Friday, February 12, 2016

Jana's turn...

Hey everyone, Jana here!

Today was pretty insane in all honesty. Drained of nearly all energy, my team and I struggled in the morning to push through the teachings, but after Sheila had pulled us aside for a team talk, it got much easier. Trying to put in energy that isn't there to begin with was just impossible. We all needed to realize that even though the behavior of the children made it difficult to teach, they all needed love. This really made me think of the home lives these children could be coming from, given that the school was not in the best location of the city. Even the simplest act of love, a smile and a wave could change the entire course of a child's day.

In teaching, Sam, Madison and I went to each student asking them to pronounce the word "nervous", because emotions was one of our topics. I can't say it wasn't challenging for us trying to explain the specific pronunciations of the words, but it was so incredibly worth it to see the look of joy on their faces once they had grasped the "v" sound in the word "nervous", instead of pronouncing a "b" as they would in Spanish. Being one on one with them in this way felt so rewarding for me personally, to tell them they are doing an amazing job, or that they almost have the sound. Even the previously disengaged students only needed that short amount of one on one time with one of us to really get the idea. This was so encouraging to me to see these students grasp English words and find our teaching methods so helpful. Not only today, but for the past three days I have been seriously considering if I would like to teach in the future. Seeing the kids light up as soon as they had learned something new made me realize why teachers love their jobs. It is that look on their face that honestly gets me every time. Every time a student was struggling, the build up of countless attempts to say the word correctly only made the end result that much more rewarding and meaningful. It makes me think of how my teachers today must have the most patience in the world, to be teaching something they are so passionate about, they devoted their life for others to learn of that same passion. For all my teachers back home, I am honestly so grateful for your desire to fuel a passion in us. I would not be where I am today without you.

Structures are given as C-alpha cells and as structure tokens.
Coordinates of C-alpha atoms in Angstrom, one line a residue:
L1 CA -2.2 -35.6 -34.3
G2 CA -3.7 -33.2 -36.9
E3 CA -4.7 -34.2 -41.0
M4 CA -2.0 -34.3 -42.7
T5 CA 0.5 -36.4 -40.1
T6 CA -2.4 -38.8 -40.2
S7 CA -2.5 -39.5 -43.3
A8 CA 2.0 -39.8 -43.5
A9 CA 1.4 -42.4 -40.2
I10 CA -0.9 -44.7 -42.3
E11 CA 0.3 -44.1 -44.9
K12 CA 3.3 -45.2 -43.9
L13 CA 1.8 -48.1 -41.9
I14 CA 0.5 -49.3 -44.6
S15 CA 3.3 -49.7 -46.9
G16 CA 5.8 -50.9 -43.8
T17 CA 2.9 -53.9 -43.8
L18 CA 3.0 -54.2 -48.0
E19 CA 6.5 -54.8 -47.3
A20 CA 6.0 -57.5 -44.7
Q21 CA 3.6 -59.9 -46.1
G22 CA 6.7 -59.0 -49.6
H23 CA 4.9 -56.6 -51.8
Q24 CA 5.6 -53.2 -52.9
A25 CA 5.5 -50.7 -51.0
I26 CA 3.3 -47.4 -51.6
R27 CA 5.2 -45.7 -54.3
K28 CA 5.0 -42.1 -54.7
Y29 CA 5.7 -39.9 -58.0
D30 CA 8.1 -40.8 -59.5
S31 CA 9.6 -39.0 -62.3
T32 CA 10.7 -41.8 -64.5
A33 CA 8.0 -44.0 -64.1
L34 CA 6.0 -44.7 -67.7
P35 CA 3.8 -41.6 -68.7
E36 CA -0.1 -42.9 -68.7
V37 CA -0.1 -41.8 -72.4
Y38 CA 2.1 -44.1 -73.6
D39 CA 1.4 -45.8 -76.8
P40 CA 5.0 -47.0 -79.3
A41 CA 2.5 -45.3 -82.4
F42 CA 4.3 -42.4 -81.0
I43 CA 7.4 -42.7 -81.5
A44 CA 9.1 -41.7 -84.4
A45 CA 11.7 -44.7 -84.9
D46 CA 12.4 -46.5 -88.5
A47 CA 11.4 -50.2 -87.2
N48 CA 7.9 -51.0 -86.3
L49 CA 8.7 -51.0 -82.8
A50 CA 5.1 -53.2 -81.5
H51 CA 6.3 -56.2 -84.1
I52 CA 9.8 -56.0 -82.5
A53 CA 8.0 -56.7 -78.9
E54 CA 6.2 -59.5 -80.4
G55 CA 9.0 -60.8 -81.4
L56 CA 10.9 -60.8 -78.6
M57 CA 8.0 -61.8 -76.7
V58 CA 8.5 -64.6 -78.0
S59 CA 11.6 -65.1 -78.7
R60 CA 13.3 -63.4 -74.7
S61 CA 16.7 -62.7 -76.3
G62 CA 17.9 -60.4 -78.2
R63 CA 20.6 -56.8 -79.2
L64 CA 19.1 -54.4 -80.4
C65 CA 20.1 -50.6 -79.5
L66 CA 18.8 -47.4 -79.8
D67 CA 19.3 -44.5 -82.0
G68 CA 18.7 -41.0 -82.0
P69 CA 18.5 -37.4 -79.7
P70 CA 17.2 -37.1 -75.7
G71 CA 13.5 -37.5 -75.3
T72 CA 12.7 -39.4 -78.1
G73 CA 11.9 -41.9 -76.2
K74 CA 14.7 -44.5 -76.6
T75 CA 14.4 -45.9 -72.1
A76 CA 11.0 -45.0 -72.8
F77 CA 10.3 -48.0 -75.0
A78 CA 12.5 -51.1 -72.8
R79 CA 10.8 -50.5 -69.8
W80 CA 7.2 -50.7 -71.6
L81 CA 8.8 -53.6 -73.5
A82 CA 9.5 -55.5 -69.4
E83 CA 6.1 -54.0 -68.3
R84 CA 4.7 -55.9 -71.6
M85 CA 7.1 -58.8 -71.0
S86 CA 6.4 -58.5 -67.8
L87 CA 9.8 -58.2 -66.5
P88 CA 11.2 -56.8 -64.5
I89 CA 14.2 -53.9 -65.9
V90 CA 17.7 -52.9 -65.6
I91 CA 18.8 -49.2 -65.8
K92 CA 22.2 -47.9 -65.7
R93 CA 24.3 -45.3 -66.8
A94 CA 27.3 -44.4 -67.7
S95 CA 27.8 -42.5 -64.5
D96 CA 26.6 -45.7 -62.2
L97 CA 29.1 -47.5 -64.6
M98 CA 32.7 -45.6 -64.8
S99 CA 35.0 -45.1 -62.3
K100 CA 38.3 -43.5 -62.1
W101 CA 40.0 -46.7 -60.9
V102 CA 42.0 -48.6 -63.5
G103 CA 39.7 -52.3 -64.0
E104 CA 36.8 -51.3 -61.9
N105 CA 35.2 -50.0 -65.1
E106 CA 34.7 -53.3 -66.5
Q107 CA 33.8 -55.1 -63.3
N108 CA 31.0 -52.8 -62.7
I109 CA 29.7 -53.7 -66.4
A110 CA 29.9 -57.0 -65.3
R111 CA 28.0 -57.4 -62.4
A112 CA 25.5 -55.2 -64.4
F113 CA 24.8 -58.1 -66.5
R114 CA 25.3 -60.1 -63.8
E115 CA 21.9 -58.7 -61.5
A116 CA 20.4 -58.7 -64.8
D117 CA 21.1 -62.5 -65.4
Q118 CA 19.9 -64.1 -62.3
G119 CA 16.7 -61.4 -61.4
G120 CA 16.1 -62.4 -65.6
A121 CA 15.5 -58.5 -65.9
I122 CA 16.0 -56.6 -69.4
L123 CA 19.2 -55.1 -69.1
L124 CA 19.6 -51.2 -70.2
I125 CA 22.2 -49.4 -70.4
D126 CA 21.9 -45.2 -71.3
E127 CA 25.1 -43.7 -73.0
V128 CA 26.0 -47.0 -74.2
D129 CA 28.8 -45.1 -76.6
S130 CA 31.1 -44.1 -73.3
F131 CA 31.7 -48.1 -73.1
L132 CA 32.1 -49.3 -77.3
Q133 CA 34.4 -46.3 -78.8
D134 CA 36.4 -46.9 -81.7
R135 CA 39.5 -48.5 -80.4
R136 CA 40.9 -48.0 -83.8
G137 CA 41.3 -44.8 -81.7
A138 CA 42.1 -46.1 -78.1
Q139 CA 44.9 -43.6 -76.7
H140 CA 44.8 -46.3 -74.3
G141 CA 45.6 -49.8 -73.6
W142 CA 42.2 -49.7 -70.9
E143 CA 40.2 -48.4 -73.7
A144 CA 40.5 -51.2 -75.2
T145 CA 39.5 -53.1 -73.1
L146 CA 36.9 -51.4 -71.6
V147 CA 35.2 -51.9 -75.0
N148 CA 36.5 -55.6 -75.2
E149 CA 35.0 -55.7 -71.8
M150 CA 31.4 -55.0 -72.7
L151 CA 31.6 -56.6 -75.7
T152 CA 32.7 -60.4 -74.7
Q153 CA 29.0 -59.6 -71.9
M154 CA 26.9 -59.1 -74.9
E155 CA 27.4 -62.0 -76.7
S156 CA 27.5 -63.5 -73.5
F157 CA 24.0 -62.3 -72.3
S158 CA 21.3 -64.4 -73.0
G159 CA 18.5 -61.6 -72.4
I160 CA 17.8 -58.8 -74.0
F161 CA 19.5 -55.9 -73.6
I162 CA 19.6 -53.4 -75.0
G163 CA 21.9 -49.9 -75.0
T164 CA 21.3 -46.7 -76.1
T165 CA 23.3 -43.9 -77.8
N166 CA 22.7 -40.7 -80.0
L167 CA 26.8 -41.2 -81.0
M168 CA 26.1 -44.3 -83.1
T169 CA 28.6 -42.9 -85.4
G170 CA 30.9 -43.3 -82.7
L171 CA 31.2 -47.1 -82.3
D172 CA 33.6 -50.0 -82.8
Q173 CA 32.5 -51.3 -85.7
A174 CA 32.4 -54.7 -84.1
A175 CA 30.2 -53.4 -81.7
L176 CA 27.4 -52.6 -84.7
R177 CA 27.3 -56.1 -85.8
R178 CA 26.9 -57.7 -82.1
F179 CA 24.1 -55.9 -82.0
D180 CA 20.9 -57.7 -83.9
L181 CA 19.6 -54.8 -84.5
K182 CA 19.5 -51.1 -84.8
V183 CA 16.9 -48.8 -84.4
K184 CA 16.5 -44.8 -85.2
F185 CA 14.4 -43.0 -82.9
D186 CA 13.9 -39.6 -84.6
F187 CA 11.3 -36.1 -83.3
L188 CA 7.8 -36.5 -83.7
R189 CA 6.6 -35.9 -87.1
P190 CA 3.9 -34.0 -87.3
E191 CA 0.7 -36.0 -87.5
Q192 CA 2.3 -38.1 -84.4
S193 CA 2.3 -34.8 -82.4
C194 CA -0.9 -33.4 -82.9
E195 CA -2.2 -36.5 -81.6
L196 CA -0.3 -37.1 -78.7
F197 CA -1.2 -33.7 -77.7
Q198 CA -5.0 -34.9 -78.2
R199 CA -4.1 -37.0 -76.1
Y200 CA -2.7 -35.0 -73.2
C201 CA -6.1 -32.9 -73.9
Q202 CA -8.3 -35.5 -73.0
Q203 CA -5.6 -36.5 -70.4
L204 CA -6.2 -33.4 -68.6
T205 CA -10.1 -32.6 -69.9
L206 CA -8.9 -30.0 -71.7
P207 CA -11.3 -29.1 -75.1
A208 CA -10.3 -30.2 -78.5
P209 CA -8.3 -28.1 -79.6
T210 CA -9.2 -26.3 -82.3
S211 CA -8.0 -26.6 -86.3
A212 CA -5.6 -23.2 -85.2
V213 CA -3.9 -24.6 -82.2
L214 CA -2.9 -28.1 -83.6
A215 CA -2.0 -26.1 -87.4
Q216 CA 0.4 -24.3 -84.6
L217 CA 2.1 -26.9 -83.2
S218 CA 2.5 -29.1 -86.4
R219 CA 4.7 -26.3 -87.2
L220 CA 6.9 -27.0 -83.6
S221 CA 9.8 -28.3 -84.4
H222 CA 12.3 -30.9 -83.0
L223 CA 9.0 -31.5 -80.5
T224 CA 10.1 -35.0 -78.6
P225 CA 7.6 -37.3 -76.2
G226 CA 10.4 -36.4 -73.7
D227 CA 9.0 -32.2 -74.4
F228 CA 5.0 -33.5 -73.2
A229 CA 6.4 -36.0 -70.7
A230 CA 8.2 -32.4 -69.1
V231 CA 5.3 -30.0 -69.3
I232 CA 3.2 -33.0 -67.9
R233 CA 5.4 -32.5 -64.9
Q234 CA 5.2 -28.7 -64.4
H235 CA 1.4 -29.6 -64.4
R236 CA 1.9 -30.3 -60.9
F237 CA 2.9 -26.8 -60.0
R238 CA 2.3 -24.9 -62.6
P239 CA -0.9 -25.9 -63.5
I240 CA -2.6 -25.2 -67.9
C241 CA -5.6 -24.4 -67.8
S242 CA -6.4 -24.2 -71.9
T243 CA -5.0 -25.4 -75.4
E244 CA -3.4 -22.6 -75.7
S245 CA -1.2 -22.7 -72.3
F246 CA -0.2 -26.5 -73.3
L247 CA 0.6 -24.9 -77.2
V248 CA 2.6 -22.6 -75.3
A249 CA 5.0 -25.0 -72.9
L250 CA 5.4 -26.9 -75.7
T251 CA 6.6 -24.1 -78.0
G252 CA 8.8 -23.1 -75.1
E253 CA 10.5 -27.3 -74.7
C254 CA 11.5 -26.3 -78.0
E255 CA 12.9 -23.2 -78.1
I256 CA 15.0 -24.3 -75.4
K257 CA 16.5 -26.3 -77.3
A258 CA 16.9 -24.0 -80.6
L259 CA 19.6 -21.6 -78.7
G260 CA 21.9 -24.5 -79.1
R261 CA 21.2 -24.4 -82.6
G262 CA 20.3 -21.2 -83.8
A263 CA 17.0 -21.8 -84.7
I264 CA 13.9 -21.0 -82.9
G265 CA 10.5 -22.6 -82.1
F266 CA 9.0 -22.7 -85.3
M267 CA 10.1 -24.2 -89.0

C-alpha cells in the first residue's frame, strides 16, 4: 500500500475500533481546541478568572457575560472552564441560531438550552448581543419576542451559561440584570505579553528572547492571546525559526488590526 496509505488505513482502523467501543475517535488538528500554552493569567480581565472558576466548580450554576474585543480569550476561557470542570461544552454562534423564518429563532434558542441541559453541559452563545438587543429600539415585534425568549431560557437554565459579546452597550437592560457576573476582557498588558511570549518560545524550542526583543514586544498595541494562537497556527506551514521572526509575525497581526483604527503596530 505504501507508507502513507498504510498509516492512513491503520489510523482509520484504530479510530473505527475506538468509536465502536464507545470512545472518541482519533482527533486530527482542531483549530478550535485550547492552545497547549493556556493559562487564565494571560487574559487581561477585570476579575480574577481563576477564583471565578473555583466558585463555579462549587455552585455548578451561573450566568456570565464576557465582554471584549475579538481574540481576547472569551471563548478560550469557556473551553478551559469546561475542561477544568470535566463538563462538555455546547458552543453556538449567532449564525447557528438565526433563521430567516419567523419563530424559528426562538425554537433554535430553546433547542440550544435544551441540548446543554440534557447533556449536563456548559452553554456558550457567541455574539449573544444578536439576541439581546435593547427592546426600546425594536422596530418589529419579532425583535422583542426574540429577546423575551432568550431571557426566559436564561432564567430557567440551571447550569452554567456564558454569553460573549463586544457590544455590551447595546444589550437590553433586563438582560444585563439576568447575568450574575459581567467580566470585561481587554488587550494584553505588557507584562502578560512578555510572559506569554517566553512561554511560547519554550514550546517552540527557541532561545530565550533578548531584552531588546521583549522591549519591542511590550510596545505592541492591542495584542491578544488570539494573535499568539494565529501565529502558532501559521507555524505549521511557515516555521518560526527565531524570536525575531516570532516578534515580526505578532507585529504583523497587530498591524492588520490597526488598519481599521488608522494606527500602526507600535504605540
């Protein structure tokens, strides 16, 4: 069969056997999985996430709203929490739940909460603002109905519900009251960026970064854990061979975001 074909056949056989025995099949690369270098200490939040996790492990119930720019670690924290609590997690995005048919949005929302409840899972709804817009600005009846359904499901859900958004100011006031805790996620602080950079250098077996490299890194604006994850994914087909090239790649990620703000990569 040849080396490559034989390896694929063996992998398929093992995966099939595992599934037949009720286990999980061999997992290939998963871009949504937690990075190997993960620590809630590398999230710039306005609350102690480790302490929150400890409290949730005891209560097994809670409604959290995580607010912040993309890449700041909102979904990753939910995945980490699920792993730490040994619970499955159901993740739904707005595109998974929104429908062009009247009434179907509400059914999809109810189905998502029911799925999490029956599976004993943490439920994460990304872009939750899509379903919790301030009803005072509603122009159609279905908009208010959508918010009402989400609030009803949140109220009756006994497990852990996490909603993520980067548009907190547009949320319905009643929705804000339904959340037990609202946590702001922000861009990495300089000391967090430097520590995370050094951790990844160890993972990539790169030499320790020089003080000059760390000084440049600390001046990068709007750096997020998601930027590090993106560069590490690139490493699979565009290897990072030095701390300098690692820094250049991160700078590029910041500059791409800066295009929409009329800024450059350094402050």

This entire trip has taught me how important it is to have patience with others and what it means to serve others through the universal language of love.

Thank you, to everyone who has been praying for us!

Blessings,
Jana








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